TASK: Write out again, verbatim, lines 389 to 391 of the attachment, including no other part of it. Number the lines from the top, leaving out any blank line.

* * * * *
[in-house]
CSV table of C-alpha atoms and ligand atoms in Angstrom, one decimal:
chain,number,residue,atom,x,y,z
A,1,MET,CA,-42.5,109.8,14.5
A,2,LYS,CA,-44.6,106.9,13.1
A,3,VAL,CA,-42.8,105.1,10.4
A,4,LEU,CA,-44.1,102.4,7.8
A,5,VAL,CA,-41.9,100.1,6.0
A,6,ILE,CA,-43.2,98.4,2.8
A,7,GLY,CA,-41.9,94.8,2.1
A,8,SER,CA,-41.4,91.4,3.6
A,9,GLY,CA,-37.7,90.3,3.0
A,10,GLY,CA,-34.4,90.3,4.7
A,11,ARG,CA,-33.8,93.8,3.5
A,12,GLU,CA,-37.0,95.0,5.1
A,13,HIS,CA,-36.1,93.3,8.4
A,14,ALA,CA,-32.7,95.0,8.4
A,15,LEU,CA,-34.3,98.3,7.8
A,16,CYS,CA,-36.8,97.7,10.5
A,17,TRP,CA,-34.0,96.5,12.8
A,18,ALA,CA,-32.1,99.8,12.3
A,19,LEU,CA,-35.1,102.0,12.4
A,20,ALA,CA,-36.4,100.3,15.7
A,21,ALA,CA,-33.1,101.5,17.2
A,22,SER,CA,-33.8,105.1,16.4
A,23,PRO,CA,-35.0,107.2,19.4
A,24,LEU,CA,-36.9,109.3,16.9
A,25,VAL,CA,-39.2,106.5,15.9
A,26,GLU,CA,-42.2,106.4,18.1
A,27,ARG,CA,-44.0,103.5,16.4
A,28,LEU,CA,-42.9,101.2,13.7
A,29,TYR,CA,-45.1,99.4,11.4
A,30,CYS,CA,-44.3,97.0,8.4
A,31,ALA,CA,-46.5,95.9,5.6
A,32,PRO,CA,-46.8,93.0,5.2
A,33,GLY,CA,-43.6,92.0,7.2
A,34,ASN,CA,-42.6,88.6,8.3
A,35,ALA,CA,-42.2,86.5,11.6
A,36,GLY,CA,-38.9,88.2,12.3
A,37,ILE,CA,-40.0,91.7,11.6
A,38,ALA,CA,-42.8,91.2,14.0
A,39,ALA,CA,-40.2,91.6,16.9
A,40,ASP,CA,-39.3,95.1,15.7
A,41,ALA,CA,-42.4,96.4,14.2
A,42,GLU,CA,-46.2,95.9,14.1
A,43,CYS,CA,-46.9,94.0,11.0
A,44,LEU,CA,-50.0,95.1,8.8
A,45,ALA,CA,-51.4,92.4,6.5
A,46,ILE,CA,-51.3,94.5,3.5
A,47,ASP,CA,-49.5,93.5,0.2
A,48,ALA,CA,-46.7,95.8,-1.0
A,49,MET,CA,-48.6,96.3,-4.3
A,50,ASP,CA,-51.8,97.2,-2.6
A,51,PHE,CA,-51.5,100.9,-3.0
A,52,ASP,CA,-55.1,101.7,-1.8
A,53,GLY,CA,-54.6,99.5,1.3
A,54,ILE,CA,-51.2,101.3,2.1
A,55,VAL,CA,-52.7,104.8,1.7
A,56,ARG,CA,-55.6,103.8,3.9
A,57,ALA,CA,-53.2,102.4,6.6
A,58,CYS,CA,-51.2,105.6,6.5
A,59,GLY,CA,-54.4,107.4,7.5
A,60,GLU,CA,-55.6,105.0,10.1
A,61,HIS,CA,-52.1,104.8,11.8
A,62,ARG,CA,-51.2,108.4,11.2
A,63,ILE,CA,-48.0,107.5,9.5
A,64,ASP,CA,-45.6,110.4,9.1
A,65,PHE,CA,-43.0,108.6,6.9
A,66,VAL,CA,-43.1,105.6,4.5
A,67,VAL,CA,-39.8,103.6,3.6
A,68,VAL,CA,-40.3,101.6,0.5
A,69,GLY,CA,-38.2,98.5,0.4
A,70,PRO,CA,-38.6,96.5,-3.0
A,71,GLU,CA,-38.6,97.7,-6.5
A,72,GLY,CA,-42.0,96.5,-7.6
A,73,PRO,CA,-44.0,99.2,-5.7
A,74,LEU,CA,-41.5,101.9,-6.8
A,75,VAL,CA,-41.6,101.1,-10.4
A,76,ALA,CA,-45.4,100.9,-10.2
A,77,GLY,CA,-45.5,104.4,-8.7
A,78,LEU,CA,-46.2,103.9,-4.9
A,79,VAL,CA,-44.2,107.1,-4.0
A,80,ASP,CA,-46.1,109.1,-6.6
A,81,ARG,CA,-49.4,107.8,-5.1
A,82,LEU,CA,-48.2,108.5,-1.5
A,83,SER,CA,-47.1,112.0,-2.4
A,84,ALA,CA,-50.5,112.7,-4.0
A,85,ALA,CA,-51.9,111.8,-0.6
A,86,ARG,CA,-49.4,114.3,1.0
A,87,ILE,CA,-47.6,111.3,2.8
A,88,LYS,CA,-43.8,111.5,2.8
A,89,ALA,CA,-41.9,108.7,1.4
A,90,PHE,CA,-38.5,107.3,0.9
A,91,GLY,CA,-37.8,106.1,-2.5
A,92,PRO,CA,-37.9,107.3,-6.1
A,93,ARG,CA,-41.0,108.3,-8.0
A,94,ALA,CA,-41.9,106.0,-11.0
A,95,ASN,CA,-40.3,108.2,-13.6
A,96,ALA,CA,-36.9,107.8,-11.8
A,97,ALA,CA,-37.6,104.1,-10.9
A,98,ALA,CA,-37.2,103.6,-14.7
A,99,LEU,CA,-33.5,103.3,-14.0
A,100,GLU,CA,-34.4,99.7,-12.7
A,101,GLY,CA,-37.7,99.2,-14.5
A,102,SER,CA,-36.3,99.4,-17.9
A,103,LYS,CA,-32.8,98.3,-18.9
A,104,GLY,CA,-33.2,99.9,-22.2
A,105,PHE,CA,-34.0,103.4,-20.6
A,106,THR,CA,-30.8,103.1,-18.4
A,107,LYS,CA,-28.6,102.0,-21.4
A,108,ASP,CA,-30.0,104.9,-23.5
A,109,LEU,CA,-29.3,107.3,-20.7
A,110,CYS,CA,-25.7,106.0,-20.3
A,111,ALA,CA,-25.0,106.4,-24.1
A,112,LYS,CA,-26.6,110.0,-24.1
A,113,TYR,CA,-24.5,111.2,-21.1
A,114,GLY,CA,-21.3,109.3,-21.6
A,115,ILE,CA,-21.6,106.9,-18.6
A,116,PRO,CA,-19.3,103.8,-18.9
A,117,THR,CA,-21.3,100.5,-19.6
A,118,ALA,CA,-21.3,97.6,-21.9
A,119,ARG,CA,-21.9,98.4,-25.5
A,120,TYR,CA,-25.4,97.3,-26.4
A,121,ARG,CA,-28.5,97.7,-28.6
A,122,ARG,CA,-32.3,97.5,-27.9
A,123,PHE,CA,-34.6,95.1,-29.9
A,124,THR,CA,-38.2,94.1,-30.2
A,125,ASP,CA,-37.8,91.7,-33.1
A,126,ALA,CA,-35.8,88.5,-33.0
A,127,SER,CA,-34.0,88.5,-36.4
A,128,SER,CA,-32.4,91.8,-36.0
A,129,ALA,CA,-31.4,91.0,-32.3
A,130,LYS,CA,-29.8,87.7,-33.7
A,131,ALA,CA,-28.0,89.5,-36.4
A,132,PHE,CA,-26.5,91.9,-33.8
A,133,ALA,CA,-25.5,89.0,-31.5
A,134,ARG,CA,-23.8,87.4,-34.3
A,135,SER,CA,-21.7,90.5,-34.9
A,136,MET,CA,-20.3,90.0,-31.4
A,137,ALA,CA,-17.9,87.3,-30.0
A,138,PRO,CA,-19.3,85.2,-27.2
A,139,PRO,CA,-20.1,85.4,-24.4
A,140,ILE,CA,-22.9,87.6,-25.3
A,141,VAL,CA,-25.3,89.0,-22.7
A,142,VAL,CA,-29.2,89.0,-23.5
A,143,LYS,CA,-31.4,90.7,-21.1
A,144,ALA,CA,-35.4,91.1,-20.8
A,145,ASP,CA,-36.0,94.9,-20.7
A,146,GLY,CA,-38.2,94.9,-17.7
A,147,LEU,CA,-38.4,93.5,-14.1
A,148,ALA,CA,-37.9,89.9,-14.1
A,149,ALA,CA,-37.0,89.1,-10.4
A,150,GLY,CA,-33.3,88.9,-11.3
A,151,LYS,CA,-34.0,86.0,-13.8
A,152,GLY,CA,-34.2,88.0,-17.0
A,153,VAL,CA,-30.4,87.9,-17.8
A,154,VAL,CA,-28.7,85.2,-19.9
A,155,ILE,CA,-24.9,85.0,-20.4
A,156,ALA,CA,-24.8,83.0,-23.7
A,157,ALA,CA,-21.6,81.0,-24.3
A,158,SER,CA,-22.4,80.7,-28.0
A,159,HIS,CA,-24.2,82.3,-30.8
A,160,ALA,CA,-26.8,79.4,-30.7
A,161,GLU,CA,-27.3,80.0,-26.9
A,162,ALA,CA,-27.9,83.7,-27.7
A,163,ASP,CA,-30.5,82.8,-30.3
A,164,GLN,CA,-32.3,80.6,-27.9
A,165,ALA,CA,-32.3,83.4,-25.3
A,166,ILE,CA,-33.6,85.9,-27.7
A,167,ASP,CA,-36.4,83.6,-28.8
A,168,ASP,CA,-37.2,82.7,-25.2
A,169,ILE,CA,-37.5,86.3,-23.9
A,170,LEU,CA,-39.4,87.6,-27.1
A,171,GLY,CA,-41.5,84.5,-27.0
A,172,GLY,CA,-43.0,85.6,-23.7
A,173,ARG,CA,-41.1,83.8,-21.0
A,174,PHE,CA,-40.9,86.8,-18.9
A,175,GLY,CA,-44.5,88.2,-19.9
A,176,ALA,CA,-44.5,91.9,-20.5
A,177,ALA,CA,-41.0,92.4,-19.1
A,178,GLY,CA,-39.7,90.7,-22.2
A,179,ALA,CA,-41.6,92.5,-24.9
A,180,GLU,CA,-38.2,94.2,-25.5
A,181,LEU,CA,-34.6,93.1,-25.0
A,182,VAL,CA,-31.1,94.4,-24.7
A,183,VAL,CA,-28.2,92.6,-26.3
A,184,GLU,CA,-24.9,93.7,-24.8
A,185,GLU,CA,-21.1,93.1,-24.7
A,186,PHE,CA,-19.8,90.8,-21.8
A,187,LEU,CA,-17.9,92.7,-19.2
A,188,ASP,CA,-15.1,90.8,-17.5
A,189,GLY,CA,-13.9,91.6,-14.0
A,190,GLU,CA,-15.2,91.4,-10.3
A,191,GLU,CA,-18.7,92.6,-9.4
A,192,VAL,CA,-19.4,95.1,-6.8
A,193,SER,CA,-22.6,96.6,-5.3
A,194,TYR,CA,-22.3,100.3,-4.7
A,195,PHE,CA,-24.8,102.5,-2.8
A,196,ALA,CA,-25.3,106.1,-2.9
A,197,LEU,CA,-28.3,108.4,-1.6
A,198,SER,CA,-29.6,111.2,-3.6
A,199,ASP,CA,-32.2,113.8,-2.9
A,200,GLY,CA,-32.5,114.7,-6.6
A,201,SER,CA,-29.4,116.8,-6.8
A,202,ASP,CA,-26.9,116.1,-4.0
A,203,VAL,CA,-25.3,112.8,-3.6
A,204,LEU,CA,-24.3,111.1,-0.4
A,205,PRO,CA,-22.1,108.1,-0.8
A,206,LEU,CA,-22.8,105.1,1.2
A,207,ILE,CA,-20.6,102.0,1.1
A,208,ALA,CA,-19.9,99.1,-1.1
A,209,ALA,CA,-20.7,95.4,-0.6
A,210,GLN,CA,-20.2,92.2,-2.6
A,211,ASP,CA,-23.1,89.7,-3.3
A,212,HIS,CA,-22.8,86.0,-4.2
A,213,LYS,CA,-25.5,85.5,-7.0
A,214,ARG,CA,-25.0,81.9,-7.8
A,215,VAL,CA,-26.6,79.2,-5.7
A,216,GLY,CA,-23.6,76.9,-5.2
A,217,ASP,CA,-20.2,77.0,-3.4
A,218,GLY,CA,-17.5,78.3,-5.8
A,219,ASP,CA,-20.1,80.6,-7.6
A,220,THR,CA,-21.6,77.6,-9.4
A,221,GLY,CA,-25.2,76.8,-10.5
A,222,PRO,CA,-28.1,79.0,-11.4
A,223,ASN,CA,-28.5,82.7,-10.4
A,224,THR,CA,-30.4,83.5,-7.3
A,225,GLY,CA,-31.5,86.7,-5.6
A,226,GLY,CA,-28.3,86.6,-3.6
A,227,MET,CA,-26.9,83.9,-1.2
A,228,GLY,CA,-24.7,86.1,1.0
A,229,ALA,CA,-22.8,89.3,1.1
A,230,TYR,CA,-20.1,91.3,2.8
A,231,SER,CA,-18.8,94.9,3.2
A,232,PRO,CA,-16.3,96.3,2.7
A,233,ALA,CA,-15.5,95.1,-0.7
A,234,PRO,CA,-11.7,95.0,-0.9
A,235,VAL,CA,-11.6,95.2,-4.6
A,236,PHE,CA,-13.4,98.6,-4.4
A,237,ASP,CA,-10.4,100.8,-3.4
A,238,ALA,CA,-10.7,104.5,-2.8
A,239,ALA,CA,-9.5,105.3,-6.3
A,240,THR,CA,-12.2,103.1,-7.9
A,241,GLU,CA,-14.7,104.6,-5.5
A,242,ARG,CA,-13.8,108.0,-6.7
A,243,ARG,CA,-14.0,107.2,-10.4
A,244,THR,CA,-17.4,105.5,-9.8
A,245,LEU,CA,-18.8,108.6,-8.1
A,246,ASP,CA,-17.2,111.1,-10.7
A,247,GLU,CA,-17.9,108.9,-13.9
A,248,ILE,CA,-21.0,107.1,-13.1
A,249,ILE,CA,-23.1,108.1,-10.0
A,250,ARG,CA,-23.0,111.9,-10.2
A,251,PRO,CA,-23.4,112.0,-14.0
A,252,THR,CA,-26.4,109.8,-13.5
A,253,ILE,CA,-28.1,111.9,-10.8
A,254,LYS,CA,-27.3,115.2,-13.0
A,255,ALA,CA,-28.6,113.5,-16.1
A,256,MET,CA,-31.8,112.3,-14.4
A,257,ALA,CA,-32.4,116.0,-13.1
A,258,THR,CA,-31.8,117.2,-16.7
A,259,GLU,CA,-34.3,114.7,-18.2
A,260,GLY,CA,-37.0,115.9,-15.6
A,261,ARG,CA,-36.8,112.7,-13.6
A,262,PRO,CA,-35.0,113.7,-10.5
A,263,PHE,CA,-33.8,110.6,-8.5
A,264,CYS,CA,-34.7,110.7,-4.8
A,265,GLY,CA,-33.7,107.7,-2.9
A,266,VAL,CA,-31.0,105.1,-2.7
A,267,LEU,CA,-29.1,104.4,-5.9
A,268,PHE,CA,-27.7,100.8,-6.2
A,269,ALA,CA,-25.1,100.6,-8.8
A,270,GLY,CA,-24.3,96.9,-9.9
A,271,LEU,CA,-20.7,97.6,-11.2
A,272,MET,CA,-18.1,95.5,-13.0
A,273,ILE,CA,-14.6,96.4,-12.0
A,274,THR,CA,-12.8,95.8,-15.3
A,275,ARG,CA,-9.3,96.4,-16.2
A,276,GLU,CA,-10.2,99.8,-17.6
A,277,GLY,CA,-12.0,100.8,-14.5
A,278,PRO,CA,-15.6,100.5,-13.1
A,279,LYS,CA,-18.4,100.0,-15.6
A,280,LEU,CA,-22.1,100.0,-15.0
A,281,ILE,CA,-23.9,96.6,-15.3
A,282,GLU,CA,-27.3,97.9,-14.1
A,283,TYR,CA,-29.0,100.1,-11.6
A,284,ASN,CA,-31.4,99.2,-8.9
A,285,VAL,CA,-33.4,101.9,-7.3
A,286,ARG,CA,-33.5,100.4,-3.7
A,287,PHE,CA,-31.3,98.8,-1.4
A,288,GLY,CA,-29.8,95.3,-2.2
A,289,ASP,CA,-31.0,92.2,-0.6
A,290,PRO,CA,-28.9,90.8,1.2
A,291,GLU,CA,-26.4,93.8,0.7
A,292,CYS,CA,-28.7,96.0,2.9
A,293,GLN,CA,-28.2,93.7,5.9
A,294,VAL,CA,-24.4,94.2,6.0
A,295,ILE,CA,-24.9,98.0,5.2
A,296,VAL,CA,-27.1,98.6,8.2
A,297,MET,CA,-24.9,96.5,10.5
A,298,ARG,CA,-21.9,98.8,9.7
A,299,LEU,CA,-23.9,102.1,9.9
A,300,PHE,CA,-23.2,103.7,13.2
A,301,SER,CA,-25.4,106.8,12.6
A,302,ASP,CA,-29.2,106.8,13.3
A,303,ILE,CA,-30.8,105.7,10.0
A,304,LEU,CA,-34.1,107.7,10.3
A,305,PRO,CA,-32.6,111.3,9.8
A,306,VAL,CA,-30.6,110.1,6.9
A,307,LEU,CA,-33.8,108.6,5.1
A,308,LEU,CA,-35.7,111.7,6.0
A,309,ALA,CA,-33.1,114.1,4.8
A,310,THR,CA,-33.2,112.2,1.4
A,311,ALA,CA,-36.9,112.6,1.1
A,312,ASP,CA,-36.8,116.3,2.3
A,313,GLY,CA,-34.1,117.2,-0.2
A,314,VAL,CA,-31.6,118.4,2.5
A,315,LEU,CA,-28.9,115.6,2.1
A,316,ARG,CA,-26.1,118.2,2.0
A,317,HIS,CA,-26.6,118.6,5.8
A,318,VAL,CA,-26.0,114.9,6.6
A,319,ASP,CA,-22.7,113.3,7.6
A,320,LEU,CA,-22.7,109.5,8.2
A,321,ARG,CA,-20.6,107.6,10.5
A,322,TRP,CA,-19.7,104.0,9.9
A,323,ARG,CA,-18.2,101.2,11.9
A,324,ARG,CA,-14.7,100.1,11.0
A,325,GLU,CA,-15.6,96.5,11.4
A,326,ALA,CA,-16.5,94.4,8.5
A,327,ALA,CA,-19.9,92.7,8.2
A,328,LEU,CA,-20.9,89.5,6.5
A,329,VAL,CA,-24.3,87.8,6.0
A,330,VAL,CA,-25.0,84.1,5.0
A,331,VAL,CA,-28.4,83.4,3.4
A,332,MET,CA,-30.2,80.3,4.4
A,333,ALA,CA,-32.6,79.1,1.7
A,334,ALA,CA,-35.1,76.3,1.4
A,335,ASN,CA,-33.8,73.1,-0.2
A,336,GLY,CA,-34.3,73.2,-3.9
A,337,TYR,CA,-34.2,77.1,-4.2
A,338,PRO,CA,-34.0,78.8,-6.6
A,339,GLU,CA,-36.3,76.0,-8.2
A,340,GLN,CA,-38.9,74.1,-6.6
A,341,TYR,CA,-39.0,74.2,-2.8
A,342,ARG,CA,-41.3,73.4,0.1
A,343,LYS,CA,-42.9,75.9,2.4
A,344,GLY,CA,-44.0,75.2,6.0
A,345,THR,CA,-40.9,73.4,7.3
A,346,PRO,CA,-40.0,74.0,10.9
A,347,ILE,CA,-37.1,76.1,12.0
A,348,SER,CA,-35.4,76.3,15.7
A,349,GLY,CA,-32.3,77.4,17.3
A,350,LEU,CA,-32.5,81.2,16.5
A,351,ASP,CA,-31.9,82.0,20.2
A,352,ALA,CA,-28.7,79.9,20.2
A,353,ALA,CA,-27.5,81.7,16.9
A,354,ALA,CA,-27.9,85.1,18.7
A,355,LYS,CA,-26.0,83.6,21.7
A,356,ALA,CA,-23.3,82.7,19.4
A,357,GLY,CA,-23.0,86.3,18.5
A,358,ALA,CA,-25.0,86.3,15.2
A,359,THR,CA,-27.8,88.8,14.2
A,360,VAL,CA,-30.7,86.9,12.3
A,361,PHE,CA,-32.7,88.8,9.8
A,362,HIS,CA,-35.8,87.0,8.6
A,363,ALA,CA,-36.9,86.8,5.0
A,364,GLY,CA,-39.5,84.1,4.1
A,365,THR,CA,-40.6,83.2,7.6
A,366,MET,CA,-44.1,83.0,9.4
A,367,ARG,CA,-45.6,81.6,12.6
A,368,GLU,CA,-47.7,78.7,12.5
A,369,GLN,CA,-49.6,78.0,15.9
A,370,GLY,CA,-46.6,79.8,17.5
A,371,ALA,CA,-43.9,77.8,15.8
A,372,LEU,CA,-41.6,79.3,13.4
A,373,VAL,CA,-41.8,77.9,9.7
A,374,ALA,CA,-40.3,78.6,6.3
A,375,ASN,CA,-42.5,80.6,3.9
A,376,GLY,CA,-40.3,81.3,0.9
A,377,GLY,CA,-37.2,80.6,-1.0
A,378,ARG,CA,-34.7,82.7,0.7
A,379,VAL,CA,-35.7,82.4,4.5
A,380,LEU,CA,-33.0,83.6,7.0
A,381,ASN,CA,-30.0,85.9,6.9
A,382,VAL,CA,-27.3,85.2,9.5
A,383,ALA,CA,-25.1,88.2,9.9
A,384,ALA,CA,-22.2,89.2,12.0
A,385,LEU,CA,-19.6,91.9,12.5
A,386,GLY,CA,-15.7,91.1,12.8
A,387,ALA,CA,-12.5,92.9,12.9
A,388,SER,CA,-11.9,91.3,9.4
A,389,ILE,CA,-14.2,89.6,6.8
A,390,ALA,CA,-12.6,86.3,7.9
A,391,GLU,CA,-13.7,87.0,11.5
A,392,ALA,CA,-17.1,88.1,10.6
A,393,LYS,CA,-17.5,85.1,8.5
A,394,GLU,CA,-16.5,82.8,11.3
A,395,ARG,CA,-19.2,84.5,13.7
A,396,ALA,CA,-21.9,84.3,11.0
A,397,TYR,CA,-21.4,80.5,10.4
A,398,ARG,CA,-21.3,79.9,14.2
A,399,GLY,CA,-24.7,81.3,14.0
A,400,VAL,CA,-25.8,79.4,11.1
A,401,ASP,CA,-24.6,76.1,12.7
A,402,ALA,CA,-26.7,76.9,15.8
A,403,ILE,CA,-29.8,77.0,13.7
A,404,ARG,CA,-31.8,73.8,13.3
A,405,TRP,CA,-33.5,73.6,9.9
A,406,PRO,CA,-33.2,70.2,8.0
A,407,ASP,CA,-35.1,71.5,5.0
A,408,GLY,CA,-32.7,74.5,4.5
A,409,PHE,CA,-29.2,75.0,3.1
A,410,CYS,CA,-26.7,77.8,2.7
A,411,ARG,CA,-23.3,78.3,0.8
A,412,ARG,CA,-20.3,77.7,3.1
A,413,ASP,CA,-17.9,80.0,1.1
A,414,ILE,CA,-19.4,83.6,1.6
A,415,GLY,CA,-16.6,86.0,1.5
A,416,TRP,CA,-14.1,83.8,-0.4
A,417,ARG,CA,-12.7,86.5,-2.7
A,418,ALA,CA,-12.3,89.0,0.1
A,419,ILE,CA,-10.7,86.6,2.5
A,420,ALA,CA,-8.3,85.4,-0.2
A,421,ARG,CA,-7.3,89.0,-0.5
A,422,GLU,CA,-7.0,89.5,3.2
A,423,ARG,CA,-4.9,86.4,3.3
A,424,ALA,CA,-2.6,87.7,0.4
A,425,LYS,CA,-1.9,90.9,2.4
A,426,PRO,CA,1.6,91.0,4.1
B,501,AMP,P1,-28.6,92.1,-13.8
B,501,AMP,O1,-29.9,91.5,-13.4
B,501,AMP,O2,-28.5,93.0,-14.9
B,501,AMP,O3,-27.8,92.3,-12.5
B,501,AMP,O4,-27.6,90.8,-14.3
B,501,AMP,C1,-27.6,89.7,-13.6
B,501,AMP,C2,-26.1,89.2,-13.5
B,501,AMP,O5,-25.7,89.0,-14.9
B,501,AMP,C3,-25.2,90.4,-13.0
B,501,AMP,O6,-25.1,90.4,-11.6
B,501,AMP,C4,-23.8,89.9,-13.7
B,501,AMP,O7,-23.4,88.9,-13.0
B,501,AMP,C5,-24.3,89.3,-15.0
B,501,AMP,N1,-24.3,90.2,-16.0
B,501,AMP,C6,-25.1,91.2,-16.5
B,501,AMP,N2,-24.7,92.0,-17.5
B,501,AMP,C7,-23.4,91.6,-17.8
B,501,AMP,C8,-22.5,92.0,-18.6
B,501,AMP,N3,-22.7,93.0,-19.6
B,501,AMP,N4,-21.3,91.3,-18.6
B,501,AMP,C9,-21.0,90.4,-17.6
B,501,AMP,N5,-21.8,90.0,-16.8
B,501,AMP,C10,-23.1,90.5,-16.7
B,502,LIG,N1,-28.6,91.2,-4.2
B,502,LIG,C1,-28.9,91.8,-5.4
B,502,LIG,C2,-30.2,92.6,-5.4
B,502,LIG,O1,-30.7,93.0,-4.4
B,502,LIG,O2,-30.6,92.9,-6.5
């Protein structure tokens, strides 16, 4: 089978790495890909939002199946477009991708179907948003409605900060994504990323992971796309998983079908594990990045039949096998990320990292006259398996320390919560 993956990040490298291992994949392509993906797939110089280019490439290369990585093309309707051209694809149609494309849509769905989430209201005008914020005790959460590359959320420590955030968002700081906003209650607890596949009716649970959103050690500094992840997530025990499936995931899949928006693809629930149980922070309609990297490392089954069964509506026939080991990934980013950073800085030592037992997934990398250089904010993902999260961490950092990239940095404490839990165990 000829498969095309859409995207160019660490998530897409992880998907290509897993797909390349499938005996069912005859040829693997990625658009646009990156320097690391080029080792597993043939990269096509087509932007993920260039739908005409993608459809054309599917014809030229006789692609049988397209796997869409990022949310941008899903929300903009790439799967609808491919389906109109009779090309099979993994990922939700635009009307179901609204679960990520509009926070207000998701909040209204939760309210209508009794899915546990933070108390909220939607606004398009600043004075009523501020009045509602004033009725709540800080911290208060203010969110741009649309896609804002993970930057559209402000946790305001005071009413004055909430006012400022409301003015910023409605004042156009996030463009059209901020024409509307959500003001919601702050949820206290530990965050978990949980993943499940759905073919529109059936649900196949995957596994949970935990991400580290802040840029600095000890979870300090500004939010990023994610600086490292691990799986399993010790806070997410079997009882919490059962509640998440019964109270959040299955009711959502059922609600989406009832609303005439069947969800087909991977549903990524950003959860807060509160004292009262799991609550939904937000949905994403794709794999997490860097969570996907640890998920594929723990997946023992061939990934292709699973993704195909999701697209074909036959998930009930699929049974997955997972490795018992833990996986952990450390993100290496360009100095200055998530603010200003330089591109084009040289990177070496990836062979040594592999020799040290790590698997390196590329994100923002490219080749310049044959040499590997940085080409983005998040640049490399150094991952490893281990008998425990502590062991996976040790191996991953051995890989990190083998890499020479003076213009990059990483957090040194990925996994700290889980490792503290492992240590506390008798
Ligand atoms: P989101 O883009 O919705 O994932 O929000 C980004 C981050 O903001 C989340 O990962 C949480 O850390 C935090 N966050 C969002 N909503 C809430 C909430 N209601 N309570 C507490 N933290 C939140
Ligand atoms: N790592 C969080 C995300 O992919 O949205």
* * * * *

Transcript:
A,386,GLY,CA,-15.7,91.1,12.8
A,387,ALA,CA,-12.5,92.9,12.9
A,388,SER,CA,-11.9,91.3,9.4